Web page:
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If you’ve ever had a dog who marks inside your house, you know how frustrating this problem can be. You might feel embarrassed, and you’re probably grossed out.
In today’s Ask a Behavior Consultant, we’re tackling the problem of a dog who won’t stop marking in the bedrooms of the home. He lifts his leg and pees whenever he enters the bedroom! Here’s how I’d tackle this problem.
“Our big guy keep marking the foot of everyone’s bed. With the exception of one time (a box) it’s always ours or kids beds but it’s mainly our room. He raises his leg every single time he comes in. This started at 3 years old and he’s 5 now.”
– Kodie the Bedwetter
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Yikes! Three years is a long time to deal with a dog who marks indoors. So far, the owners have tried a lot of things. His owners wrote on their intake form,
“He’s been to the vet to rule out any medical conditions and he is healthy with the exception of pannus. We have tried feeding him in the area, crating him in the area, moving his dog bed to the area, soaking a bandana in his urine & placing that around his neck to discourage territory marking (gross btw) and finally we are keeping him from the area by shutting doors (out using gates) but now he’s barking and huffing at the kids when they leave their rooms.”
This problem, so far, far sounds more like marking behavior than medical-based problems.
If it was medical, I’d expect to see the problem continuing outside of the bedrooms when the bedrooms are closed off. But the Pannus diagnosis could still be in play – talk to your vet.
I also think that the dog barking and huffing at the children is concerning. I won’t address that here, but I urged these readers to talk to a trainer in their area and to try some treat-and-retreat with the dog.
I’d also like the dog to learn a “go to bed” behavior that the kids (or anyone) can use to send the dog away if he’s nervous about anything.
I don’t like seeing large dogs huffing and puffing at kids! Not good. This dog is also reactive to other dogs, so I’m seeing a lot of signs of stress and jumpiness or insecurity in this dog.
Part of our treatment plan needs to include building up this dog’s comfort level in his own home.
I also don’t like the advice of tying a pee-soaked rag on the dog. Like the owner said, gross! I’m sure these owners were following advice of experts they trusted for a dog who marks in the house, but this sounds like outdated advice at best. Skip this treatment idea. We can do better.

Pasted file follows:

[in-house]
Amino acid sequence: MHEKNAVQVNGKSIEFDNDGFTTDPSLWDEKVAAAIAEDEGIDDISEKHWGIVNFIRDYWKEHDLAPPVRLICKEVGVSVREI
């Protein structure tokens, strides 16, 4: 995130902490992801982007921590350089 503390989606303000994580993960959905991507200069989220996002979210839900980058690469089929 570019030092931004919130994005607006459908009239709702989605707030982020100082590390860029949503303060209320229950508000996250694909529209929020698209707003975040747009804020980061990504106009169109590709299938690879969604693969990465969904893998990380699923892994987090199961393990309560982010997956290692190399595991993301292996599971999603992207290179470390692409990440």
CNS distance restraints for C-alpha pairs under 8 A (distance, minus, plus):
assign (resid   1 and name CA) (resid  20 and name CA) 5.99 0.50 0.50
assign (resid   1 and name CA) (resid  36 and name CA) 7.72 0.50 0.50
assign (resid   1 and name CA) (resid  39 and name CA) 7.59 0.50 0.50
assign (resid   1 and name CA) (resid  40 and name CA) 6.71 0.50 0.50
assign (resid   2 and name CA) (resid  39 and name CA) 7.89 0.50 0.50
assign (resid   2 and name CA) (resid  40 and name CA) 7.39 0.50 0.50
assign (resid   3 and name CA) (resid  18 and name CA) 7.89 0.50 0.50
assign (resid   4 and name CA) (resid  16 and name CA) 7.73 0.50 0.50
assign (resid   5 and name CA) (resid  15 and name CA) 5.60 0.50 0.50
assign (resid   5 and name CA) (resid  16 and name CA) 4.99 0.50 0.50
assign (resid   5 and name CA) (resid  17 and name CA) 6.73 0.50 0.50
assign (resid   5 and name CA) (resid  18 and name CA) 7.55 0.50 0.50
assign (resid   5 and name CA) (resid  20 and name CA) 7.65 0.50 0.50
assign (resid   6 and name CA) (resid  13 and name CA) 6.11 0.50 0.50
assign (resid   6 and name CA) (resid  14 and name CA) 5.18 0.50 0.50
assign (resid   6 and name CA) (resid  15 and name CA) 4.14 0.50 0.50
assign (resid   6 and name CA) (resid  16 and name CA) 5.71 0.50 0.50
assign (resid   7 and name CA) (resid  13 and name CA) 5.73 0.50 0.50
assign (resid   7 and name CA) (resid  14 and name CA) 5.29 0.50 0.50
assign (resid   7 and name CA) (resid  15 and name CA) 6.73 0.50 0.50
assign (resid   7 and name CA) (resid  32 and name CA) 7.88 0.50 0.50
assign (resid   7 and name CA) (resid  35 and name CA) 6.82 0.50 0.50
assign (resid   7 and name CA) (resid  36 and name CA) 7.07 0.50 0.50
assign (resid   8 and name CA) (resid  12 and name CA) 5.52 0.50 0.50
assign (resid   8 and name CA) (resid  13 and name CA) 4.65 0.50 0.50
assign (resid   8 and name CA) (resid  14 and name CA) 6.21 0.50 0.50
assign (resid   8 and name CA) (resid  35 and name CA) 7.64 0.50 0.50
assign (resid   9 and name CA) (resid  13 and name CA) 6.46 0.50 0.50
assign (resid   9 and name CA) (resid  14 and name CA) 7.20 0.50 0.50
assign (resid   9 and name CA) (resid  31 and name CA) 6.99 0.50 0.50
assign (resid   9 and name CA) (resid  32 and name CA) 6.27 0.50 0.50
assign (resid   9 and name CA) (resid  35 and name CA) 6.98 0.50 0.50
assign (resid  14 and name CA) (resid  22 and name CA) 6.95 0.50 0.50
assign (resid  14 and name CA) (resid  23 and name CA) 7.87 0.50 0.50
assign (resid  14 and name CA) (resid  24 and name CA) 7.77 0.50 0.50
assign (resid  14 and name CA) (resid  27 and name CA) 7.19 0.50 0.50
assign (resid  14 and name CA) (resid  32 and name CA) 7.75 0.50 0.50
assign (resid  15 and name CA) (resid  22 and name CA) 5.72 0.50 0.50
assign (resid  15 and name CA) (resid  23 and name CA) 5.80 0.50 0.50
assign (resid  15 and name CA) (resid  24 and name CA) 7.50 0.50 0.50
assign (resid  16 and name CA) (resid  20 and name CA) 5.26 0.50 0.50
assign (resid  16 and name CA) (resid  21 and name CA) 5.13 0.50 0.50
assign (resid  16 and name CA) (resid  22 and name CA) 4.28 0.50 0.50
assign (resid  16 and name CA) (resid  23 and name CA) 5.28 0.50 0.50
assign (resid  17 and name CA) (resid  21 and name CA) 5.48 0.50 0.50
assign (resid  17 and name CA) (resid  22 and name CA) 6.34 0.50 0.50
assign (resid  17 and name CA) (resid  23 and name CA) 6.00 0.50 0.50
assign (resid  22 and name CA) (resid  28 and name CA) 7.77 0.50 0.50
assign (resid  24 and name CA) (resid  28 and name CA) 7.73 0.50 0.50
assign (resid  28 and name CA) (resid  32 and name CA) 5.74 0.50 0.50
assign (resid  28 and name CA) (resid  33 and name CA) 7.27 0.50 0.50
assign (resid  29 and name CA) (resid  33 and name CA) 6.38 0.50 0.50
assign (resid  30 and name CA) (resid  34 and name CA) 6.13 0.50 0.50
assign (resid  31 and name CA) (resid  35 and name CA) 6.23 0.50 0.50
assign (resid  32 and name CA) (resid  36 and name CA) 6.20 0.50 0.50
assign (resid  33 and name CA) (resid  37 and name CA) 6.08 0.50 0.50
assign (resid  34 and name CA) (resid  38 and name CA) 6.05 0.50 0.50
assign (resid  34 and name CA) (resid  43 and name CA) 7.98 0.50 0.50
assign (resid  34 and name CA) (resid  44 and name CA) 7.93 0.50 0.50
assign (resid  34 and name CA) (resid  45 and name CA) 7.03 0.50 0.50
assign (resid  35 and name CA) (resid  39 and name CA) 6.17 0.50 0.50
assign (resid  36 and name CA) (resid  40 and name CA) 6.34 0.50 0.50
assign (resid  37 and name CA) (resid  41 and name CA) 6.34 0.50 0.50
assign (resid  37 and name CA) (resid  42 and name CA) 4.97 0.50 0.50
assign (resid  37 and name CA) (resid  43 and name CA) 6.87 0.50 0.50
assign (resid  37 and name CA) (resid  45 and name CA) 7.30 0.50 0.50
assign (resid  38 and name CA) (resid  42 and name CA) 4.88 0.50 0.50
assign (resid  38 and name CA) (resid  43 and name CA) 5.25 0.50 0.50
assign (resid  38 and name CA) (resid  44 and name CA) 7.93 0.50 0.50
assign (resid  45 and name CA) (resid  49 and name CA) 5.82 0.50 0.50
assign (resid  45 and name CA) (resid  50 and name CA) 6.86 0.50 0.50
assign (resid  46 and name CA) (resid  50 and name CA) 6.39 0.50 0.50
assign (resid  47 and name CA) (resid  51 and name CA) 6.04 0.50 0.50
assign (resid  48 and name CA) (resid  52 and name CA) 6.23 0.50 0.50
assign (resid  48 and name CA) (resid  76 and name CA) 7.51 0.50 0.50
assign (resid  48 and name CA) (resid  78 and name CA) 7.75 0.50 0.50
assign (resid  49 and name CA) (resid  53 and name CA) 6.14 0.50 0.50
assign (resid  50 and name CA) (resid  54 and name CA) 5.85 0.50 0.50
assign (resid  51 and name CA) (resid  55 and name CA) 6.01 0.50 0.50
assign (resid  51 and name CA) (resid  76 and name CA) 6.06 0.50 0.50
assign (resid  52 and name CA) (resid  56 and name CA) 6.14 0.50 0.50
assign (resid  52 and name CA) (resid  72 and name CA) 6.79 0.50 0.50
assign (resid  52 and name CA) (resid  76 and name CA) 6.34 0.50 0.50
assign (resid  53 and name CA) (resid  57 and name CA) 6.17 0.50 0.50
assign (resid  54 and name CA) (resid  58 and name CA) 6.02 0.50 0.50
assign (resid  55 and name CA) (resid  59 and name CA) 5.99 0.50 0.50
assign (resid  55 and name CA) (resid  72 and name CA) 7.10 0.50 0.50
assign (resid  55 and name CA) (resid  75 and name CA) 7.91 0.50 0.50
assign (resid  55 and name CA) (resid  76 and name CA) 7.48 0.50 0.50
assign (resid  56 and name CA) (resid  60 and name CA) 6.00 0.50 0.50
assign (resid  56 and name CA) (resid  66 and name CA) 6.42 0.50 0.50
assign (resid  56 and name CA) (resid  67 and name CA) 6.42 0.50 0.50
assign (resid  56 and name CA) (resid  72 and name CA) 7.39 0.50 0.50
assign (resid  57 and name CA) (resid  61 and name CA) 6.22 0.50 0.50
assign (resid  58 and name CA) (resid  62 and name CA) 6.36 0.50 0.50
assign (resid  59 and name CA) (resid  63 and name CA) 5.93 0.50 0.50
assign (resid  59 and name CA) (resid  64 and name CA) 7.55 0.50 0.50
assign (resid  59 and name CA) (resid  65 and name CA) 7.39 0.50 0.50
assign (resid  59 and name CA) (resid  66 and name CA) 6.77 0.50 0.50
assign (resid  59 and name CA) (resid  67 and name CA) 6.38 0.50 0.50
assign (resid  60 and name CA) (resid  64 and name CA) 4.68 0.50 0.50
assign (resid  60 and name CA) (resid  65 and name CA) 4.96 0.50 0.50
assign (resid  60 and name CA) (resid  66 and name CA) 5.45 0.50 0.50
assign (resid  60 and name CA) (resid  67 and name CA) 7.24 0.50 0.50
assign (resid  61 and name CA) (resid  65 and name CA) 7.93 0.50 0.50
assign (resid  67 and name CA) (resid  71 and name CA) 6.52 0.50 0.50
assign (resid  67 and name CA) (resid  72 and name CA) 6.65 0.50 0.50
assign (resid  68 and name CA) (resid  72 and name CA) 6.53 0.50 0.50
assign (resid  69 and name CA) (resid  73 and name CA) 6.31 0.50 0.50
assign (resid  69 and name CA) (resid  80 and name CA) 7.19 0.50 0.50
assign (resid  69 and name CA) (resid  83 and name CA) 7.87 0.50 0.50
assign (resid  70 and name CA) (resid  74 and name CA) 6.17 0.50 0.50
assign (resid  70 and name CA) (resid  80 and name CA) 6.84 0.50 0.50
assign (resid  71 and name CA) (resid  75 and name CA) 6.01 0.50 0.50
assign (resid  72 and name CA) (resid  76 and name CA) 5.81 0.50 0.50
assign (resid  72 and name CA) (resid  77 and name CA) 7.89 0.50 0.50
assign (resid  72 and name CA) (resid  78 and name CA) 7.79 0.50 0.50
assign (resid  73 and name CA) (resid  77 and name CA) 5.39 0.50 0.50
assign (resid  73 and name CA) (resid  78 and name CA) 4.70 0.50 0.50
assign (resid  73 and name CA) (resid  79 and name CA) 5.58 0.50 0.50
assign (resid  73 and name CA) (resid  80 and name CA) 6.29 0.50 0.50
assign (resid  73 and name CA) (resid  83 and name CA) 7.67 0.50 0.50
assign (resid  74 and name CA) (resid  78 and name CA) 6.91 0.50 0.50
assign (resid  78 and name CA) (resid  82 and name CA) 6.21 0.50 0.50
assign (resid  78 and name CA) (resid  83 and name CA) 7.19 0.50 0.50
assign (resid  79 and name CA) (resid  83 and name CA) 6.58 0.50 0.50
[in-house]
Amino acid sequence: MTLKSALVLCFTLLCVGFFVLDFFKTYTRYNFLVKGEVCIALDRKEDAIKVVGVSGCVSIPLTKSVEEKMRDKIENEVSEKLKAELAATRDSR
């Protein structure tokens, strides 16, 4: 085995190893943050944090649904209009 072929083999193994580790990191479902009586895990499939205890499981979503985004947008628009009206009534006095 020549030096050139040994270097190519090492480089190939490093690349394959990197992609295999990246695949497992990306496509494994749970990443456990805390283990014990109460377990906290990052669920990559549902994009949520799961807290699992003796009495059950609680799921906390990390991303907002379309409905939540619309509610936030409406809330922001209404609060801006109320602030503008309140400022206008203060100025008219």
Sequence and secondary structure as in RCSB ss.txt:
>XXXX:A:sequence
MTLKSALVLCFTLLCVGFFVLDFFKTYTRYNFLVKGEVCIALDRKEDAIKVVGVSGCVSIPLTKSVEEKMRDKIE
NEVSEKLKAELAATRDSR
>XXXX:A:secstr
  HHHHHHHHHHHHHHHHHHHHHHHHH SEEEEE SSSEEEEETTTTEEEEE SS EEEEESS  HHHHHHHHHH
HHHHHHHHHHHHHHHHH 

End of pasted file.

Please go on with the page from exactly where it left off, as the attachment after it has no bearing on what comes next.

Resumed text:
How to Stop Your Dog From Marking in the House
Let’s talk about this dog’s habit of marking in the house (specifically, peeing in the bedroom). Here’s how I’d treat it:
- Manage the problem. Close the bedroom doors and/or put a belly band on the dog.
- Super-clean offending areas with a pet-specific cleaner like Clean Carl’s.
- If the dog isn’t neutered, neuter him. This can reduce marking behavior but alone won’t be enough.
- Increase the dog’s mental and physical well-being with some nosework, puzzle toys, and SMART x 50 training. I suspect some of this behavior problem is stress-related.
- Do short training sessions where you open the door to the bedroom and lead the dog in on a leash. Take 1 step in, step out before he can lift his leg, reward. Pause. Repeat. Gradually increase the number of steps you take into the bedroom.
- If you’re not training the dog as described above, the dog is not to be allowed in the bedroom.
- Gradually increase the amount of time you spend in the bedroom with the dog on a leash. As long as he’s not lifting his leg, he’s being fed. Decrease his meal size accordingly so he doesn’t get fat.
- Start to fade out the leash by dropping it. Don’t do this until you can be in the room with Kodie for at least a few minutes successfully. It might be days, weeks, or even months before Kodie is really trustworthy in the bedroom. If Kodie makes a mistake, take that as information: he wasn’t ready for that amount of time in the bedroom yet.
- Don’t punish Kodie for lifting his leg or peeing in the bedroom. If he does, call him away and use gentle leash pressure to remove him. Reward him for finishing up outdoors.
- In fact, if you’re currently scolding your dog for other mistakes in the home, try to focus on rewarding good behaviors and preventing bad ones instead. I can’t ask Kodie, but my guess is that this marking is due to insecurity (not dominance). He’s a nervous, sensitive guy from what I can tell. Punishing him for peeing or other misdemeanors will just make him more stressed, which won’t help our ultimate goal.
Really, we’re focusing on the basics of potty training here with a twist. We’re rewarding Kodie for every behavior in the bedroom that isn’t peeing. He can’t be sitting at your feet and lifting his leg to pee at the same time!
We’re also focusing on the dog’s behavioral wellness so that stress levels don’t make the problem worse.
Kayla grew up in northern Wisconsin and studied ecology and animal behavior at Colorado College. She founded Journey Dog Training in 2013 to provide high-quality and affordable dog behavior advice. She’s an avid adventurer and has driven much of the Pan-American Highway with her border collie Barley. She now travels the US in a 2006 Sprinter with her two border collies, Barley and Niffler. Aside from running Journey Dog Training, Kayla also runs the nonprofit K9 Conservationists, where she and the dogs work as conservation detection dog teams.